Prince George's County officials, citing a downturn in the regional economy, said yesterday they have curtailed the police department's ambitious hiring program and plan to sharply restrict spending elsewhere in the county government.

"Clearly, we will have to pull the belt in several major notches," said County Executive Parris N. Glendening. "Depending upon the severity of the shortfall, all options will be on the table."

Revenue from real estate transfer taxes was down 33 percent during July and August, a trend that, if it continues, could spell a $25 million drop in income for the county for fiscal 1991, John Davey, the county's chief administrative officer, said yesterday. The county, which has a $1 billion budget, also expects drops in income tax revenue if the area unemployment rate continues to increase, Davey said.

County officials also say they are keenly aware of the budgetary problems of the state and surrounding jurisdictions.

Maryland Gov. William Donald Schaefer, anticipating a possible $150 million reduction in revenue, recently ordered a statewide hiring freeze and a cutback on vehicle purchases and out-of-state travel.

Virginia officials, meanwhile, have announced that they are trimming $1.4 billion from the two-year state budget.

The most immediate manifestation of the county's budgetary concerns is the slowing of and possible cutback in hiring for the police department.

As recently as the end of August, two weeks before the Democratic primary, Glendening said in an interview that he planned to increase the force to 1,400 officers by the end of June 1991.

That goal now is in doubt in light of anticipated revenue shortfalls, county officials said yesterday.

Two police academy classes scheduled to begin in October with 70 recruits were cut to a single class of 45 students last week, county personnel director Mike Knapp said.

Training for the remaining 25 police candidates has been indefinitely postponed, with no future classes scheduled, Knapp said.

"Our Office of Management and Budget has asked that we take a more cautious approach in filling our {police} classes," said Knapp. "Basically, I've been told that there is no decision with regard to future classes."

Police Lt. Col. Robert Phillips, commander of the patrol division, said that the initial impact of the hiring slowdown should be minimal.

"It's our understanding that the county executive is still committed to reaching a 1,400-member police department," said Phillips. "At this point, all we know is that it may be delayed somewhat and in an amount yet to be determined."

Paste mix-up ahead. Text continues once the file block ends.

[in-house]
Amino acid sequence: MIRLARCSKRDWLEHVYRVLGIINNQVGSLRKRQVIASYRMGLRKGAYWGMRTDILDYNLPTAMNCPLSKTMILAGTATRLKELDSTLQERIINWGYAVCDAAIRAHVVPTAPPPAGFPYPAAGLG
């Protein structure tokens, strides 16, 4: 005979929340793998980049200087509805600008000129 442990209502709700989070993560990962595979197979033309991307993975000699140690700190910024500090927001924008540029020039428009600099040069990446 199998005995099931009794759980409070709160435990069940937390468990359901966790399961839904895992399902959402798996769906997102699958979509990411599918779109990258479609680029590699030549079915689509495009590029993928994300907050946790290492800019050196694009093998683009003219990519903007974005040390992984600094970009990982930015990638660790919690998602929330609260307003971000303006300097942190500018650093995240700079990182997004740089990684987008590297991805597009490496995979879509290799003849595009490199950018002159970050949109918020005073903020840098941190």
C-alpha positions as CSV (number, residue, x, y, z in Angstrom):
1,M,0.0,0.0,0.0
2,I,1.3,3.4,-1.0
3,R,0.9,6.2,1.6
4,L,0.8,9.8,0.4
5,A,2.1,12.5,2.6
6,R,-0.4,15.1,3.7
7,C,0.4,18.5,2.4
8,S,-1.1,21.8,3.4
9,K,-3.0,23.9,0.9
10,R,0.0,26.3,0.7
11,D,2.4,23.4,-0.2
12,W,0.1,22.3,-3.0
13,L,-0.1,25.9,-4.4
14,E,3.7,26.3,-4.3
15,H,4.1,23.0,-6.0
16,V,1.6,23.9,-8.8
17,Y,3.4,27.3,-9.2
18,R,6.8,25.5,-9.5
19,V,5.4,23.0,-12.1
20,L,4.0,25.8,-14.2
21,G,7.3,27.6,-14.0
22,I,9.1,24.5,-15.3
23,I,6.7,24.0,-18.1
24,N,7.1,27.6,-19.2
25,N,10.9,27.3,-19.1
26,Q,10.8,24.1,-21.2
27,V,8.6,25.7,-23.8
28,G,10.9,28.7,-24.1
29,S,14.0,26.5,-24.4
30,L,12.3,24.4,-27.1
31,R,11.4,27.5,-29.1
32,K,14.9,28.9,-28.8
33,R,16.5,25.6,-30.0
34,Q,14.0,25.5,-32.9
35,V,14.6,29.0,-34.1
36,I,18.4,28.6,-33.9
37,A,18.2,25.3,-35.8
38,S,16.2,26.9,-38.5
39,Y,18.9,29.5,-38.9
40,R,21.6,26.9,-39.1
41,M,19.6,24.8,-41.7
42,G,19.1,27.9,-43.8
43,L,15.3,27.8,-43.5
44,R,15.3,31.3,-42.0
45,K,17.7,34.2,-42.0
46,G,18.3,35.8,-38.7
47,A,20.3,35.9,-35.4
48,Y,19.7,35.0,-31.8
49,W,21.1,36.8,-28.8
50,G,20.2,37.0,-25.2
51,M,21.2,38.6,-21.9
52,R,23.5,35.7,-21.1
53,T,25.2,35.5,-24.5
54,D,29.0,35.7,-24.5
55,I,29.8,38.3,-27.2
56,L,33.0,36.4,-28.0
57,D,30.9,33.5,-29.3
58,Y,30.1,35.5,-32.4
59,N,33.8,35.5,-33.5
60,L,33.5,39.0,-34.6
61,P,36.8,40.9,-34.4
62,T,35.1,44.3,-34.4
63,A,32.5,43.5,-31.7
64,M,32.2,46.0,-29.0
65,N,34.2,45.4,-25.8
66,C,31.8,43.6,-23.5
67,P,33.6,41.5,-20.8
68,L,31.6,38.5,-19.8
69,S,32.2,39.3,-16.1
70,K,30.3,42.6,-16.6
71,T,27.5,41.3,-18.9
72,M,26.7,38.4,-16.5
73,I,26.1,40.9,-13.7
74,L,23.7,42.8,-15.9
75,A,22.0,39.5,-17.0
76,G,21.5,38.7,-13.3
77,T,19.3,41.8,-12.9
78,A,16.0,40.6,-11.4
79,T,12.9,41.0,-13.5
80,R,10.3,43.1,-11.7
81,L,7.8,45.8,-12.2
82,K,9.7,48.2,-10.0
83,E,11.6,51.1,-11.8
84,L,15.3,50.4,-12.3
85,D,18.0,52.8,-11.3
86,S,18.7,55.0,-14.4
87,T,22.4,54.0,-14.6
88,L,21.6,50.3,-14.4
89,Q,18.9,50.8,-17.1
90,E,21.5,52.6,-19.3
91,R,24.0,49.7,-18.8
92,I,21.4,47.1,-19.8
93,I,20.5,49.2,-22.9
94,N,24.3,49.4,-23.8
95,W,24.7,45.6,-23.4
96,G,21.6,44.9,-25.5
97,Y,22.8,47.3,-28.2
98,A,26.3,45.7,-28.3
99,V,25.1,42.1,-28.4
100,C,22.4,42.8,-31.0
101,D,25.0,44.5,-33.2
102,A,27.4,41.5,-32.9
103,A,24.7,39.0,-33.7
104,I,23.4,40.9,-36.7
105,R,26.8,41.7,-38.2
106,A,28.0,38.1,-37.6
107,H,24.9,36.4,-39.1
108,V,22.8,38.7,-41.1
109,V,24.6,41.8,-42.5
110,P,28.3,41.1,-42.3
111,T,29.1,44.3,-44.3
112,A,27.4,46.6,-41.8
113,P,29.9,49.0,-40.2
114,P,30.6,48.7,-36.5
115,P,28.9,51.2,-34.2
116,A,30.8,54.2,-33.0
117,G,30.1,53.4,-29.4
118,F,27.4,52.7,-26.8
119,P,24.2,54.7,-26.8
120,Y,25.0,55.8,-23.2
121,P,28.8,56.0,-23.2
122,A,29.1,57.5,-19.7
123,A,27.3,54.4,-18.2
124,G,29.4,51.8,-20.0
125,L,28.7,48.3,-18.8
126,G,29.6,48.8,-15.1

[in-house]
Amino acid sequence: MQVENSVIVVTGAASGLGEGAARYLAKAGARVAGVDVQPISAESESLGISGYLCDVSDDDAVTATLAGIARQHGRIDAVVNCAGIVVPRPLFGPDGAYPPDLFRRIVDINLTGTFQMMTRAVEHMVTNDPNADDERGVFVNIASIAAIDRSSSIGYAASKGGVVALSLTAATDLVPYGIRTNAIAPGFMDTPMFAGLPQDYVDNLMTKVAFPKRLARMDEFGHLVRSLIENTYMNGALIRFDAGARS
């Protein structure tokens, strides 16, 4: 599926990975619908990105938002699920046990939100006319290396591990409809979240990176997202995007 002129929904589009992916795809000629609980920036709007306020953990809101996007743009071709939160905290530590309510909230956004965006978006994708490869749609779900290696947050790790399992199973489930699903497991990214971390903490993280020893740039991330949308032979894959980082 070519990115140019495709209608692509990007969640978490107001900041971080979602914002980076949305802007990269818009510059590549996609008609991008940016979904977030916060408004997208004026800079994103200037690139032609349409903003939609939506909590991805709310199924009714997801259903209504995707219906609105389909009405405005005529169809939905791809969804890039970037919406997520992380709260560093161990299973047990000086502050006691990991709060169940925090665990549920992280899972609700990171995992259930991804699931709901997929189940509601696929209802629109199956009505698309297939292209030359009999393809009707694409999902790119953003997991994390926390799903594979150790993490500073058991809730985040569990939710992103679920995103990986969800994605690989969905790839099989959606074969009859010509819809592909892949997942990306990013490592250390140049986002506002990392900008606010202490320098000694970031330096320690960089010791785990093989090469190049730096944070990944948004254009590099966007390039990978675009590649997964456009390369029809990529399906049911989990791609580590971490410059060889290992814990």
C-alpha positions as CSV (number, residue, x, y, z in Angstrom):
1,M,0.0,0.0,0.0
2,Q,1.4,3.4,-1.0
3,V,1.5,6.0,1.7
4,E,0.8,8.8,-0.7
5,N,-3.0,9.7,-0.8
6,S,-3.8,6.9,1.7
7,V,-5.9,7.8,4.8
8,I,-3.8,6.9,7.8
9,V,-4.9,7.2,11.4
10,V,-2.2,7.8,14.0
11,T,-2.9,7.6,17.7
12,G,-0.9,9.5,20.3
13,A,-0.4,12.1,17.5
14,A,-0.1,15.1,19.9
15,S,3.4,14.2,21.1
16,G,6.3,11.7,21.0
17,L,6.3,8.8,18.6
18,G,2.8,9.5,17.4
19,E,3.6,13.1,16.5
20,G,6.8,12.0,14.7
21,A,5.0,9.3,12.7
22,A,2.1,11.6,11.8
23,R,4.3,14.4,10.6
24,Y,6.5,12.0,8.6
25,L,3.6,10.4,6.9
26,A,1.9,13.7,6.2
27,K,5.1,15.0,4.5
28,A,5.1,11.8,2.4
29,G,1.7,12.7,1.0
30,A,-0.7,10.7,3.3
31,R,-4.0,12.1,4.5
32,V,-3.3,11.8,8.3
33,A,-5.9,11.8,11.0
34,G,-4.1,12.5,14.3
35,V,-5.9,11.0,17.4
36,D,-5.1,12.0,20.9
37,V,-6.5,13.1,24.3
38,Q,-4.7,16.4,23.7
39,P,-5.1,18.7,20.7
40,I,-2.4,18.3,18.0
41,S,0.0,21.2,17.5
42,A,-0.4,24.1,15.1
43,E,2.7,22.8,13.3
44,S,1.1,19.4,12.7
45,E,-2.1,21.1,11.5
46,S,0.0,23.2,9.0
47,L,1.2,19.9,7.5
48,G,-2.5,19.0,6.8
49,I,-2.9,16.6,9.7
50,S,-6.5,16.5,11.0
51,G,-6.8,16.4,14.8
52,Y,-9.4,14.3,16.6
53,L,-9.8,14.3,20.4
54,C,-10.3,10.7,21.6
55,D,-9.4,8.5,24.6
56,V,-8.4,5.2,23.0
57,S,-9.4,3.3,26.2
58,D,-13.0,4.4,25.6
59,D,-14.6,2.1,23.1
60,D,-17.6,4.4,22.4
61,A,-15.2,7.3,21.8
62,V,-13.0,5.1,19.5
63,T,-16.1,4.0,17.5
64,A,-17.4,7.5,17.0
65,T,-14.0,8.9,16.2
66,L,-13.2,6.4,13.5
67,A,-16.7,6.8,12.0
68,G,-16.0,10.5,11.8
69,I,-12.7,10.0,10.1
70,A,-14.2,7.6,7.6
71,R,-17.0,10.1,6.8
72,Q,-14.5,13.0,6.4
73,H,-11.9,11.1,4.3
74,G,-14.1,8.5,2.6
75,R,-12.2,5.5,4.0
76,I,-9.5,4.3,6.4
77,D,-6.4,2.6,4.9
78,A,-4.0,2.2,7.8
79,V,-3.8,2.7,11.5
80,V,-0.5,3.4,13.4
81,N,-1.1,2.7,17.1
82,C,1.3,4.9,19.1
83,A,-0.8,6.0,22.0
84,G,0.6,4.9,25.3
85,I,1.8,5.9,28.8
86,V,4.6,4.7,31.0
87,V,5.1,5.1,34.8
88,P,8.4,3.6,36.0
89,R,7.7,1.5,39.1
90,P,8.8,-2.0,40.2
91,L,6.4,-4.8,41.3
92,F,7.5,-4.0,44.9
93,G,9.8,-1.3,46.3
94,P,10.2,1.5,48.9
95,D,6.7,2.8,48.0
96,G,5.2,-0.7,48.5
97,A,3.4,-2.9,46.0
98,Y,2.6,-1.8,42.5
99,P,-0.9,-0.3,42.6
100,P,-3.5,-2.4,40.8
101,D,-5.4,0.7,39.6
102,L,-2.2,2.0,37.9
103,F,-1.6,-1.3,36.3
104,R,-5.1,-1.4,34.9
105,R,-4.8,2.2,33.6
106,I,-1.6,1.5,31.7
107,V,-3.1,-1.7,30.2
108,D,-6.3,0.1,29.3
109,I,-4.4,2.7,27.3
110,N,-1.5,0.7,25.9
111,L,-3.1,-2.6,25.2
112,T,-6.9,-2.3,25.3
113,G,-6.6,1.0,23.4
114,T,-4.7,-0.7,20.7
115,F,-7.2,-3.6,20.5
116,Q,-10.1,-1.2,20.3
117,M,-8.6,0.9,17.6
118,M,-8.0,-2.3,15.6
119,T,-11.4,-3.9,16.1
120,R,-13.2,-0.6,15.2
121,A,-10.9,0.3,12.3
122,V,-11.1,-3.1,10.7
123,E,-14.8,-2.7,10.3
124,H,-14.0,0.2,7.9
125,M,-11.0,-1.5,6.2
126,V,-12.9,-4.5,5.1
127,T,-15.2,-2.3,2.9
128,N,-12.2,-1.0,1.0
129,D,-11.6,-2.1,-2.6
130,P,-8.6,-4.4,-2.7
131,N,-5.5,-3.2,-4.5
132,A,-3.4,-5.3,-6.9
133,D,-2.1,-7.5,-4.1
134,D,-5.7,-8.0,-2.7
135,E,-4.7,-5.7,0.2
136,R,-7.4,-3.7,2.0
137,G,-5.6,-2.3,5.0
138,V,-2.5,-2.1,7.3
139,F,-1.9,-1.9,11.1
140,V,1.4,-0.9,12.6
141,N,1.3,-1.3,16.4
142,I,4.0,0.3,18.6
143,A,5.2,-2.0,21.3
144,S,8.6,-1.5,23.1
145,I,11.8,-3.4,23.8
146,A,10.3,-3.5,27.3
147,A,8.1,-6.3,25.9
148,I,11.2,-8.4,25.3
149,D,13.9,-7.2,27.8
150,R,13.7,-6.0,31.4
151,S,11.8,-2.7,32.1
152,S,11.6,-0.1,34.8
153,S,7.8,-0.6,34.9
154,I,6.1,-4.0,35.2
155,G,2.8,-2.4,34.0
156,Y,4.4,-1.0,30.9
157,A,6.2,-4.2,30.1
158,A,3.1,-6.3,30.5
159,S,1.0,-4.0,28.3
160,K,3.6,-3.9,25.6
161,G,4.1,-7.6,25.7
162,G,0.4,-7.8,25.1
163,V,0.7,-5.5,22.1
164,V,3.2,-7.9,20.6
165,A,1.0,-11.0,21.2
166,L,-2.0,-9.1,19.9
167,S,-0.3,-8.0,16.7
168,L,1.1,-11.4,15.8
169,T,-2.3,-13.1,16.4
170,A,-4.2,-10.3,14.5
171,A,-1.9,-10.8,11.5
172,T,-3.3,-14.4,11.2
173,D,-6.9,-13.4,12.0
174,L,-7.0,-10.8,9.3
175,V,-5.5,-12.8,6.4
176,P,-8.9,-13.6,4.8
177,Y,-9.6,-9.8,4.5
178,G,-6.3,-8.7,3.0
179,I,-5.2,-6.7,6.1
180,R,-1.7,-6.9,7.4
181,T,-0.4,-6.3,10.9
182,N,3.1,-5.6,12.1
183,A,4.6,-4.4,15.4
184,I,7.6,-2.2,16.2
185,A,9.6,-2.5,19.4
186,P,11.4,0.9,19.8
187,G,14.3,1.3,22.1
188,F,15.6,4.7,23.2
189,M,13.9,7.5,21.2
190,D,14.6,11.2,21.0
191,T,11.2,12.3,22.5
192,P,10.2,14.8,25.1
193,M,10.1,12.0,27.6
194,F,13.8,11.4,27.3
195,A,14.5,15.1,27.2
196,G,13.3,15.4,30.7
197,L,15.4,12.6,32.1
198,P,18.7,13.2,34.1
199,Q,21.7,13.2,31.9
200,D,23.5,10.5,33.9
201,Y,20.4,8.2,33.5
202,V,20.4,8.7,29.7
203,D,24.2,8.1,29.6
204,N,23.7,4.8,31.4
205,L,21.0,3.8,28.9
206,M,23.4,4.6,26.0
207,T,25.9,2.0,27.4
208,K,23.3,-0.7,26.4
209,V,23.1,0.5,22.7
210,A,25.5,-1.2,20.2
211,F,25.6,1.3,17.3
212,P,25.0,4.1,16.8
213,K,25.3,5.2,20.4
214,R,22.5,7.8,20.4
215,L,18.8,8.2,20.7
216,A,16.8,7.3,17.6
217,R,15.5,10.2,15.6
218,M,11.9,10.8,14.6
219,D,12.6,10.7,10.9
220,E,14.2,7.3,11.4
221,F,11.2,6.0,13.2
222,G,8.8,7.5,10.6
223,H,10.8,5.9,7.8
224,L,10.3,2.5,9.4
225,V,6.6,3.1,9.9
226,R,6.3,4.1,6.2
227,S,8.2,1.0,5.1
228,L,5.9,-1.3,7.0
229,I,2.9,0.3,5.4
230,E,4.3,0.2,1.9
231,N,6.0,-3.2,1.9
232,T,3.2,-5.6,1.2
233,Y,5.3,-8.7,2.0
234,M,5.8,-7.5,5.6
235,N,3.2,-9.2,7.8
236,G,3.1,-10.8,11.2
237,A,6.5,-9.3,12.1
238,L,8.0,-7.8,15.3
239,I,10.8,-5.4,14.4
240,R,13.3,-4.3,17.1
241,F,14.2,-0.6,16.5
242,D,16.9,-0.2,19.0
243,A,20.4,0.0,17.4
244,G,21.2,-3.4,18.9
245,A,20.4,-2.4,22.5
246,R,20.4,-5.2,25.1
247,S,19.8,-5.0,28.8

Elsewhere in the county, budget cuts could curtail planned expansions for the department of corrections, the fire department and the sheriff's office, Davey said. The proposals call for 30 additional corrections officers, 55 new firefighters and 20 additional sheriff's deputies, Davey said.

There is a limited freeze on hiring, with jobs being filled on a "case by case" basis, Glendening said. Major capital projects that require bond funding may also be delayed, Glendening said.

The police department now has 1,203 officers, including 85 recruits who are scheduled to graduate in the coming months.

That represents an increase of more than 200 officers since the County Council, responding to reports of staff shortages in April 1989, authorized a major hiring program.

The patrol force -- officers at the rank of sergeant or below, who are chiefly responsible for answering calls for service -- has increased from 722 officers in April 1989 to 814 as of Aug. 31, Phillips said.

During that same time, the department has undergone an extensive reorganization and has promoted an unprecedented number of officers to the rank of lieutenant and above.

Fifty-six officers, including 19 lieutenants and 10 captains, were promoted in January; an additional 60 promotions are scheduled for Oct. 7.

Glendening said that he plans to meet with department heads on Oct. 1 to discuss spending cuts.

"I can tell you in absolute terms that other than postponing the additional officers, there have been no final decisions whatsoever," he said.